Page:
Ok, gonna apologize for this one in advance - one of the most confusing bills ever adopted into law. :( SB272 requires all public agencies to create a catalog of any software they use that meets certain requirements (includes information about the public, among others). The good news is that we built a forever-free tool you can use to comply. Learn more or sign up here >
If you're a healthcare district, you have additional posting requirements (sorry!) These include things like listing your board members, your grant award policy, recipients of grants, and financial audits. Learn more from our slide presentation to the Association of Healthcare Districts.
If you're interested in more in-depth information, visit our SB 929 webinar page, where you can view a webinar recording, download a slide deck, and access many more helpful resources.
In addition to posting the required information, you also need to make sure your site meets two specific formatting guidelines.
This bill has specific requirements for anything you post on your site and call "open data." The requirements include things like making sure the data is machine readable, searchable, etc. We suggest you comply with this requirement by simply never calling anything on your site open data!
Your site needs to be accessible to visitors with disabilities, who may need to use a screen reader, braille reader, or other assistive technologies to make sense of the content. This is a pretty big topic that feels overwhelming to a lot of folks. Our platform takes care of this automatically, but if you want to learn more about it, visit our accessibility education center >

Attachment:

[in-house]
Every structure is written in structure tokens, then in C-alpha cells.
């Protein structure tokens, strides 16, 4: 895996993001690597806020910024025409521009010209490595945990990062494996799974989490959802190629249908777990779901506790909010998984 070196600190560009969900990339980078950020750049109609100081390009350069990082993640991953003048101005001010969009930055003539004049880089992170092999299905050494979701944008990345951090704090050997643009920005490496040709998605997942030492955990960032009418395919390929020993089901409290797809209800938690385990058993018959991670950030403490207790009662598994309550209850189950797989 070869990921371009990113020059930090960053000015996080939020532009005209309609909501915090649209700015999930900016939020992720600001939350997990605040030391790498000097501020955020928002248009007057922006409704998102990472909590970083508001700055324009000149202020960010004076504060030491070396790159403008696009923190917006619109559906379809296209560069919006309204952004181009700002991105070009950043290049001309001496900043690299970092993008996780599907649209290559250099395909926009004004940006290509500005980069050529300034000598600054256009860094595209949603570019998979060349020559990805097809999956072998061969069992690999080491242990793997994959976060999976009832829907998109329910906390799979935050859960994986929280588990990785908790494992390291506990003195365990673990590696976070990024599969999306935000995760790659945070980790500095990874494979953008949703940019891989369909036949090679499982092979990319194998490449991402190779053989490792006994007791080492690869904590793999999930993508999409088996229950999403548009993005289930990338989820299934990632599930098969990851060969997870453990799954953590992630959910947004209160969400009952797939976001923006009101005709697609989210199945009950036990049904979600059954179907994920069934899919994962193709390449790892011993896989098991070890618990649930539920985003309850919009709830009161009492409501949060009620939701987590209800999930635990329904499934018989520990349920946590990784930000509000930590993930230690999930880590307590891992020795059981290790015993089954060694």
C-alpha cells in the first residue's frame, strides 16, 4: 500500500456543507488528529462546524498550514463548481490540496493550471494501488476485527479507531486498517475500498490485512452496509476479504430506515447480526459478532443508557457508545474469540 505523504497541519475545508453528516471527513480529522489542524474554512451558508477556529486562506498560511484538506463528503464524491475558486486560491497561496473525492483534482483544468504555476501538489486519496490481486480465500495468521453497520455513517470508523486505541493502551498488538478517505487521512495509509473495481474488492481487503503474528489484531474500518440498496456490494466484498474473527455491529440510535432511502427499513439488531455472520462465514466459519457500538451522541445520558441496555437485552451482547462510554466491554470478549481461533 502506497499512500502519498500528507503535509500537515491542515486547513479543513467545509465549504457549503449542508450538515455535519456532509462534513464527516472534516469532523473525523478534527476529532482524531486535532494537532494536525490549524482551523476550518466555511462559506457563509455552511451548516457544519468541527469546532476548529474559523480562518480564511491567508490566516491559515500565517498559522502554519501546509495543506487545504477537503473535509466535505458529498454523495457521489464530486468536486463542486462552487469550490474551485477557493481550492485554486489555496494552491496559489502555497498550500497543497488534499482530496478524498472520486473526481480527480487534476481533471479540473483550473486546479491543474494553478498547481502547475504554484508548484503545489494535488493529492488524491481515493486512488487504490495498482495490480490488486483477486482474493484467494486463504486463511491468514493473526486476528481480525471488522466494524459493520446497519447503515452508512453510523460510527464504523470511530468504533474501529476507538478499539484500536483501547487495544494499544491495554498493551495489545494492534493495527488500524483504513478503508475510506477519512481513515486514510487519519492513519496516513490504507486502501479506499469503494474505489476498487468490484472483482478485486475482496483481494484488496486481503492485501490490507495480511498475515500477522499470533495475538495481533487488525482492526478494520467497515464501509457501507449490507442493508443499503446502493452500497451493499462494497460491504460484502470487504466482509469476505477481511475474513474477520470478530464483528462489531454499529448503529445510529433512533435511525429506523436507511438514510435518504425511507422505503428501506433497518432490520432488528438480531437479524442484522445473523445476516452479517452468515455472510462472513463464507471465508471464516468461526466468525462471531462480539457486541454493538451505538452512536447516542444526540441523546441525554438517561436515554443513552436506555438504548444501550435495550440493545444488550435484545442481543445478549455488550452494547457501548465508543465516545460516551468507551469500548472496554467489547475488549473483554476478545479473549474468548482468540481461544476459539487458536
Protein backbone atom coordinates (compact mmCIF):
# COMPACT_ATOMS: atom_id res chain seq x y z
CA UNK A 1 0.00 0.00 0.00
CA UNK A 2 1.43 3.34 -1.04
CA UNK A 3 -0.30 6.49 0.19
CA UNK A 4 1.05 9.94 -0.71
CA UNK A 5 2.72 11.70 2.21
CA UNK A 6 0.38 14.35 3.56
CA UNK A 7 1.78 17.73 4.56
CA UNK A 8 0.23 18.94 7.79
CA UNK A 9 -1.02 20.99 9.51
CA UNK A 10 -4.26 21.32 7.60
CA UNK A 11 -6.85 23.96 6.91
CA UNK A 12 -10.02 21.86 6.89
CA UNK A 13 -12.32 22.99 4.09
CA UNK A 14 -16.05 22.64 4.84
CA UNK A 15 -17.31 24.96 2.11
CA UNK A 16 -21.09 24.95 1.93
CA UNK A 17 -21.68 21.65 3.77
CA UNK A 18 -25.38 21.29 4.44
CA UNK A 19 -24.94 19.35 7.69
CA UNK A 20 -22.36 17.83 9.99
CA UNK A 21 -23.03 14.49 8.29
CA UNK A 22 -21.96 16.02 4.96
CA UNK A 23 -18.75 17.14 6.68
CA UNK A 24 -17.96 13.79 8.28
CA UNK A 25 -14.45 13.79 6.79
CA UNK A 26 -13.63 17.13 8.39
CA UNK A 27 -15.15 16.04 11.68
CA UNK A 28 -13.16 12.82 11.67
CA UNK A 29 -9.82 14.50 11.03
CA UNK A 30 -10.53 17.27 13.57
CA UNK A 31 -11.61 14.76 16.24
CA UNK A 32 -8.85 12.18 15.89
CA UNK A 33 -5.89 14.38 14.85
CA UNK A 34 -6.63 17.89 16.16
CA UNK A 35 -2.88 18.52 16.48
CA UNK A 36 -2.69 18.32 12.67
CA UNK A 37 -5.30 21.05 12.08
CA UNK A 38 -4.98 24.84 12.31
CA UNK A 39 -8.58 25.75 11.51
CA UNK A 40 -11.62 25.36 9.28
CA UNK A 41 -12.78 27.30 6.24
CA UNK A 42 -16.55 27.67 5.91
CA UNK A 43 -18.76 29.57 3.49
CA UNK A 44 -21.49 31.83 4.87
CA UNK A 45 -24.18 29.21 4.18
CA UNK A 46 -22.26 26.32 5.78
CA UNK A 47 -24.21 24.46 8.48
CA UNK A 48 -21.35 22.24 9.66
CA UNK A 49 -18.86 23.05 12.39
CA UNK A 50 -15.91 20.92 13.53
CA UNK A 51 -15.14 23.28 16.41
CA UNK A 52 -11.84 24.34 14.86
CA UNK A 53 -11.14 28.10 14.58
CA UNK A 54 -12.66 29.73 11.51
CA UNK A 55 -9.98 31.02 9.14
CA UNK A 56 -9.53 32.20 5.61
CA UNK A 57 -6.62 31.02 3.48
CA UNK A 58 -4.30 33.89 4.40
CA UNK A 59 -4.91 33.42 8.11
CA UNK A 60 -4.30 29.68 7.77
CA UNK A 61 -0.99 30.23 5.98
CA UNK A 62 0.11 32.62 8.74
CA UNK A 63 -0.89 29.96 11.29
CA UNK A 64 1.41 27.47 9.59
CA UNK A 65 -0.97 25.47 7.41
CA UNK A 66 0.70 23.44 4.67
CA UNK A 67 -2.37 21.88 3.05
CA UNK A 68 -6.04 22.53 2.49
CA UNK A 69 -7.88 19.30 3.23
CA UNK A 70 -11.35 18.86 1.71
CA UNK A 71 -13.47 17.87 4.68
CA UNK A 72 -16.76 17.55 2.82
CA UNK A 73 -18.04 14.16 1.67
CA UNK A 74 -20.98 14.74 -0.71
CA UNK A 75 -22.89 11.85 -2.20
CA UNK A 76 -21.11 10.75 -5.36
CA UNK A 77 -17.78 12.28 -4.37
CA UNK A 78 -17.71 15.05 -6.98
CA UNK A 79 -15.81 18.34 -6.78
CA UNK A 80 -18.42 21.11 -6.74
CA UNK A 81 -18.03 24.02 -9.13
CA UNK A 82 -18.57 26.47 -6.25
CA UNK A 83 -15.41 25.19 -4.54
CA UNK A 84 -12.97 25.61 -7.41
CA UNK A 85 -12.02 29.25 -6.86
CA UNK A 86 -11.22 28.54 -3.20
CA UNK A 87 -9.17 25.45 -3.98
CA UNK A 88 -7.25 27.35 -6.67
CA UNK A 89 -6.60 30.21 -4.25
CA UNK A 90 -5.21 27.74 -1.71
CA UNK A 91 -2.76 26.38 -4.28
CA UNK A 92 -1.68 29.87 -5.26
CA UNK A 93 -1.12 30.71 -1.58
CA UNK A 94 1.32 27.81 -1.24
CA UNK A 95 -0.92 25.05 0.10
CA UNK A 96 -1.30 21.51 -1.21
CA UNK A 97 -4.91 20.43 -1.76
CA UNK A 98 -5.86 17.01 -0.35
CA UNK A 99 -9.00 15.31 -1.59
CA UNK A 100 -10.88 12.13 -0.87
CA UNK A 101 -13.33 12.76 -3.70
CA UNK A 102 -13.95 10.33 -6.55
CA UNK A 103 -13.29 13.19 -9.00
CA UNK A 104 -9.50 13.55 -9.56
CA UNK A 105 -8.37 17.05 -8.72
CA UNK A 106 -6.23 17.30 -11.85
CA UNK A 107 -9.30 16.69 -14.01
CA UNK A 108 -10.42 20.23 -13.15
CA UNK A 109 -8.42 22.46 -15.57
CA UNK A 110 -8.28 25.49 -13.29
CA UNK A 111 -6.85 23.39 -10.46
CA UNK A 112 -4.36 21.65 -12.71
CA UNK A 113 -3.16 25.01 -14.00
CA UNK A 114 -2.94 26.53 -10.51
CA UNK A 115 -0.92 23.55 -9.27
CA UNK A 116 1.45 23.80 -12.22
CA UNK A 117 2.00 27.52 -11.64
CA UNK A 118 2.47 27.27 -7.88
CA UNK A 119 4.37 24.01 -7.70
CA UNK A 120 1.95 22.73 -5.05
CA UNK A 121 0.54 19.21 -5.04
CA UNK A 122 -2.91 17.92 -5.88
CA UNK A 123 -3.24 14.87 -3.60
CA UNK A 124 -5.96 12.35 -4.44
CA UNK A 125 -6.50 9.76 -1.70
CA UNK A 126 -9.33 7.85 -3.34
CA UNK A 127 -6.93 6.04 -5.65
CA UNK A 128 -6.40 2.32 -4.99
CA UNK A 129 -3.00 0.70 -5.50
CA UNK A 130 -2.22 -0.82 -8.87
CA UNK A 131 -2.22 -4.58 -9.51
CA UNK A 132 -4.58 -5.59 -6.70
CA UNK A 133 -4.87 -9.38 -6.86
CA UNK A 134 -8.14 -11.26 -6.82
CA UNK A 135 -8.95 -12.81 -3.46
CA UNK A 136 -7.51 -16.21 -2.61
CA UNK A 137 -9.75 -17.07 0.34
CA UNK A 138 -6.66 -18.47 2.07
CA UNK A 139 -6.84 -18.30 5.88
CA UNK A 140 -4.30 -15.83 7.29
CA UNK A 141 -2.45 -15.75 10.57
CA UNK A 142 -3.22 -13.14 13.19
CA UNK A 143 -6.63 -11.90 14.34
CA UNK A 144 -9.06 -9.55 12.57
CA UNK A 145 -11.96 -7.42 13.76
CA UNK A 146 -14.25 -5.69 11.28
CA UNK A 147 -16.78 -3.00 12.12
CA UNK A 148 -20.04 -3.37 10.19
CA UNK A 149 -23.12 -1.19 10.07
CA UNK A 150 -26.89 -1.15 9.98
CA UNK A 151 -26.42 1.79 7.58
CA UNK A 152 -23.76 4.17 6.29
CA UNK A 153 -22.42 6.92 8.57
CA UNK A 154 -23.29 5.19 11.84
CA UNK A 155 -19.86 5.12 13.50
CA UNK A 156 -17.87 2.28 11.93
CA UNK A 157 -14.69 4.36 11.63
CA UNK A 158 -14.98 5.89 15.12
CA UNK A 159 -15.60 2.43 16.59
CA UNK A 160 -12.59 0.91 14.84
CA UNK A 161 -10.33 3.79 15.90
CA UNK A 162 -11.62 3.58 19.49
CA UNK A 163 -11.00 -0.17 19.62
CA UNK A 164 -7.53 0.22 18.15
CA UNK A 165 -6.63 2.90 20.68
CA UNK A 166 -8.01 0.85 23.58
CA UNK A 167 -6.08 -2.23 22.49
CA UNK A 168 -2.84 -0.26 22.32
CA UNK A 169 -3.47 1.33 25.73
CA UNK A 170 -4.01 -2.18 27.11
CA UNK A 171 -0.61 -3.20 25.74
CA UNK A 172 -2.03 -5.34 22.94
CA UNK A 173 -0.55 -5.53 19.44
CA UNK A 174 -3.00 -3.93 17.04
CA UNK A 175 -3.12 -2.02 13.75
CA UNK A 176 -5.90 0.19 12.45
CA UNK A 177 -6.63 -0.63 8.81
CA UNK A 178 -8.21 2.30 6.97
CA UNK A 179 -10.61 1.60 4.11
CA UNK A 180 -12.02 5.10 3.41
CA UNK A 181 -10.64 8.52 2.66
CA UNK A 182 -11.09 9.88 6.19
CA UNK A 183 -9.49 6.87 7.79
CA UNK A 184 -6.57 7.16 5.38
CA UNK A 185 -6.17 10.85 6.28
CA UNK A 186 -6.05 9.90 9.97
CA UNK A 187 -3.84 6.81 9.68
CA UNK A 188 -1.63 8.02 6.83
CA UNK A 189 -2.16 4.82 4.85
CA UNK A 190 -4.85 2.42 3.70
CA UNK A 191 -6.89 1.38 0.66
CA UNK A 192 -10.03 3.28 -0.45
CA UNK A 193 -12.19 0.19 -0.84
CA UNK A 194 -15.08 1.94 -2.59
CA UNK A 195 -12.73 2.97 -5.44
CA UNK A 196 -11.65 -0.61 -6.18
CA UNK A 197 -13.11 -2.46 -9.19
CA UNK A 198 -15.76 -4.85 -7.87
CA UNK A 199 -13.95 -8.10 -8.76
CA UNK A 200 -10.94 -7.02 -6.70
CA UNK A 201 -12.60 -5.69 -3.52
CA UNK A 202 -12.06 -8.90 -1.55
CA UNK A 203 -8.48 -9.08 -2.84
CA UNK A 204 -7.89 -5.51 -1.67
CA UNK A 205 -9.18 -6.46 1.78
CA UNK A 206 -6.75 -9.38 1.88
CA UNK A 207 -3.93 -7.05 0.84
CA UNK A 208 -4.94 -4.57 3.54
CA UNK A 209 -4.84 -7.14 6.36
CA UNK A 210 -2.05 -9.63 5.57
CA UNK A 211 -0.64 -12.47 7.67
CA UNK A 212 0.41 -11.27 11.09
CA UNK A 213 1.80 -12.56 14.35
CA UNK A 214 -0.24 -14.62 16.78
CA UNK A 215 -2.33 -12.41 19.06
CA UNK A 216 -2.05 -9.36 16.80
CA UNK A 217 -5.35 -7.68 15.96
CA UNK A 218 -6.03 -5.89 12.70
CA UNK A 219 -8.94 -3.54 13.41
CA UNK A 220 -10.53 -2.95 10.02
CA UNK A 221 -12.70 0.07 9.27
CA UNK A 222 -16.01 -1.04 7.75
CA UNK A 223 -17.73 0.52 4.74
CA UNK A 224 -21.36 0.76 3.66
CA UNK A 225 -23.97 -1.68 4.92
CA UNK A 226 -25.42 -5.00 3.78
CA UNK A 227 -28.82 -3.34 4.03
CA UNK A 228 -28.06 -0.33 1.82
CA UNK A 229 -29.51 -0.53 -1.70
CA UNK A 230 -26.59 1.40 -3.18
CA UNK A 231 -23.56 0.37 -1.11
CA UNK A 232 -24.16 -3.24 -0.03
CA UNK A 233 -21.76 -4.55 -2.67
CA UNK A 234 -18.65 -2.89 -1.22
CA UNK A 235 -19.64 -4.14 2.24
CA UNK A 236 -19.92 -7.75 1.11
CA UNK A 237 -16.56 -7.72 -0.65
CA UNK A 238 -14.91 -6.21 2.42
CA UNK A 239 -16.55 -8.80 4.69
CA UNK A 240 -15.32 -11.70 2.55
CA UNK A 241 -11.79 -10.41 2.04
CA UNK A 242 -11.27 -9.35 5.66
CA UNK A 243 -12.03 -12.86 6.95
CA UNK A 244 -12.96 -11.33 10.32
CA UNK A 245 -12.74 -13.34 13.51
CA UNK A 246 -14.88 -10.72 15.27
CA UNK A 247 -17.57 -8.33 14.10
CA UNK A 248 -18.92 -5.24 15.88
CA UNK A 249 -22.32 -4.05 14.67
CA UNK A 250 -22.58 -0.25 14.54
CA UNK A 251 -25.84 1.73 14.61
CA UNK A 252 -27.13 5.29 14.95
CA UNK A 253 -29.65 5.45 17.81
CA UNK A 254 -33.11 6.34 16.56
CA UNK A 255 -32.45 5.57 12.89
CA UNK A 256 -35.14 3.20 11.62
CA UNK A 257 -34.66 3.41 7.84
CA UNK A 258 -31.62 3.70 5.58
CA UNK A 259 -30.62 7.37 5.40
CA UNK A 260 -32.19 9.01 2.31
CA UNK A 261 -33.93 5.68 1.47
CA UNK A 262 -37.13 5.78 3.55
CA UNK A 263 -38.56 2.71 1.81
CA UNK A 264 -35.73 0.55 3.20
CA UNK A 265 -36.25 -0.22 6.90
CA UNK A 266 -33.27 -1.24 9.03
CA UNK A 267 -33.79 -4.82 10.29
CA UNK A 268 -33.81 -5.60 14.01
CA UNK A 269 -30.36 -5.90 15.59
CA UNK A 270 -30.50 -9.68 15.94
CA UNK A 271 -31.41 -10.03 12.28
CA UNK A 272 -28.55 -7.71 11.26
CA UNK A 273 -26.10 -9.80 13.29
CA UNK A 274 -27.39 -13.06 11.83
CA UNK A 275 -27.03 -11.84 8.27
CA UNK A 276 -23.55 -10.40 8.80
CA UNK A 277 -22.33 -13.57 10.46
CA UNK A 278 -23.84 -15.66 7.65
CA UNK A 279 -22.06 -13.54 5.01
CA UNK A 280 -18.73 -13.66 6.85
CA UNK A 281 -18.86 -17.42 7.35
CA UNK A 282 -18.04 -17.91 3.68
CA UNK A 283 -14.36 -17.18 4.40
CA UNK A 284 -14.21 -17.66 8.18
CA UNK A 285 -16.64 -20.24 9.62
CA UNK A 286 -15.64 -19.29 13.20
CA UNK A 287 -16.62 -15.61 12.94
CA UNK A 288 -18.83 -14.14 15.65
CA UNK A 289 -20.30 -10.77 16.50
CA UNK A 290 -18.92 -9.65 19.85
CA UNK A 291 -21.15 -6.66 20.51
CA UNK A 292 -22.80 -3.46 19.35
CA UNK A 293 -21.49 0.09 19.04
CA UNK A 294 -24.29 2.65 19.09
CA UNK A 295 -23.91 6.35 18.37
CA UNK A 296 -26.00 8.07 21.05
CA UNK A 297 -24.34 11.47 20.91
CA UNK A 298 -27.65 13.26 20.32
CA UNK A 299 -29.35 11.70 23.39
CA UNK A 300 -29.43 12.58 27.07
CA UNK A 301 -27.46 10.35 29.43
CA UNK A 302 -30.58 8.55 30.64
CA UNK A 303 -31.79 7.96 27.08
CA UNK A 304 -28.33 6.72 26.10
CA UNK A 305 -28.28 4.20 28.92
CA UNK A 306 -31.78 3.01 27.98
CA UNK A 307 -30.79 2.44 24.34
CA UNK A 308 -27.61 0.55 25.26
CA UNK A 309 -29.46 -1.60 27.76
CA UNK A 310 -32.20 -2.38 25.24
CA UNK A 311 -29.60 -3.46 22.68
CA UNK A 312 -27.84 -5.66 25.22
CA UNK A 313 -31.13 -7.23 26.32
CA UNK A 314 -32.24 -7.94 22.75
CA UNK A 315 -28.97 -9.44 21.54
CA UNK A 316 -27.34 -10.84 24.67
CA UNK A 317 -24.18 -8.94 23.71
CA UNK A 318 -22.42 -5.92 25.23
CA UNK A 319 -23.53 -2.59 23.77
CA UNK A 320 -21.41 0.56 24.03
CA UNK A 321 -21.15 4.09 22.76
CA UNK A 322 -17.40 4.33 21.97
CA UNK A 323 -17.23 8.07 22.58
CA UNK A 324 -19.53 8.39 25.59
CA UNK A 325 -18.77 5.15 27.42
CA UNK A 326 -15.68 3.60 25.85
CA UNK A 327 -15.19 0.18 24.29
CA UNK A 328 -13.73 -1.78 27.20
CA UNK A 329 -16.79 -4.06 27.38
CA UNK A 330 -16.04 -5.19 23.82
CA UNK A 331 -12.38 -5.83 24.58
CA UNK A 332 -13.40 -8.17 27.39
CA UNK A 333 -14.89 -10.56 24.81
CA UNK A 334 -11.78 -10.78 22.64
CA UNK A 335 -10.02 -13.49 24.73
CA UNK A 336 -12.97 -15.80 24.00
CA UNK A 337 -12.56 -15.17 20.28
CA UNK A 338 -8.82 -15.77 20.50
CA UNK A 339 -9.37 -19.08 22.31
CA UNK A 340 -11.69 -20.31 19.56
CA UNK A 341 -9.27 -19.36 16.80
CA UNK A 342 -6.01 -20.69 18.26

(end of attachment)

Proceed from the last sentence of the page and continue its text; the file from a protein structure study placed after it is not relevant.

That's what we're here for!
We created this handout to help you make sense of the overall requirements listed here.
Crazy as it may sound, it takes us about 20 minutes to set up a fully compliant,
free demo website for you, with absolutely no obligation.
If this all sounds overwhelming, you should reach out to find out just how easy we can make it! The best way to do so is by signing up for a free demo site to play with: there is no obligation, we won't ask for your credit card, and it's a fantastic way to see how easy we can make this whole process. If you're ready to check it out, just sign up here!
We're here to help, regardless of where you are on your district's website journey. If you want to talk this through, or need details on how to adopt a hardship resolution, we're happy to help with that too:
Recovery is defined as the actions taken to return the community to normal following a disaster. Repairing, replacing, or rebuilding property are examples of recovery. The aim of the recovery phase
The need for special districts to plan for unforeseen events has become more obvious than ever before. Whether it’s a threat from a pandemic that forces people to work from home, a catastrophic fire
Response is defined as the actions taken to save lives and prevent further damage in a disaster or emergency situation. Response is putting preparedness plans into action. Response activities may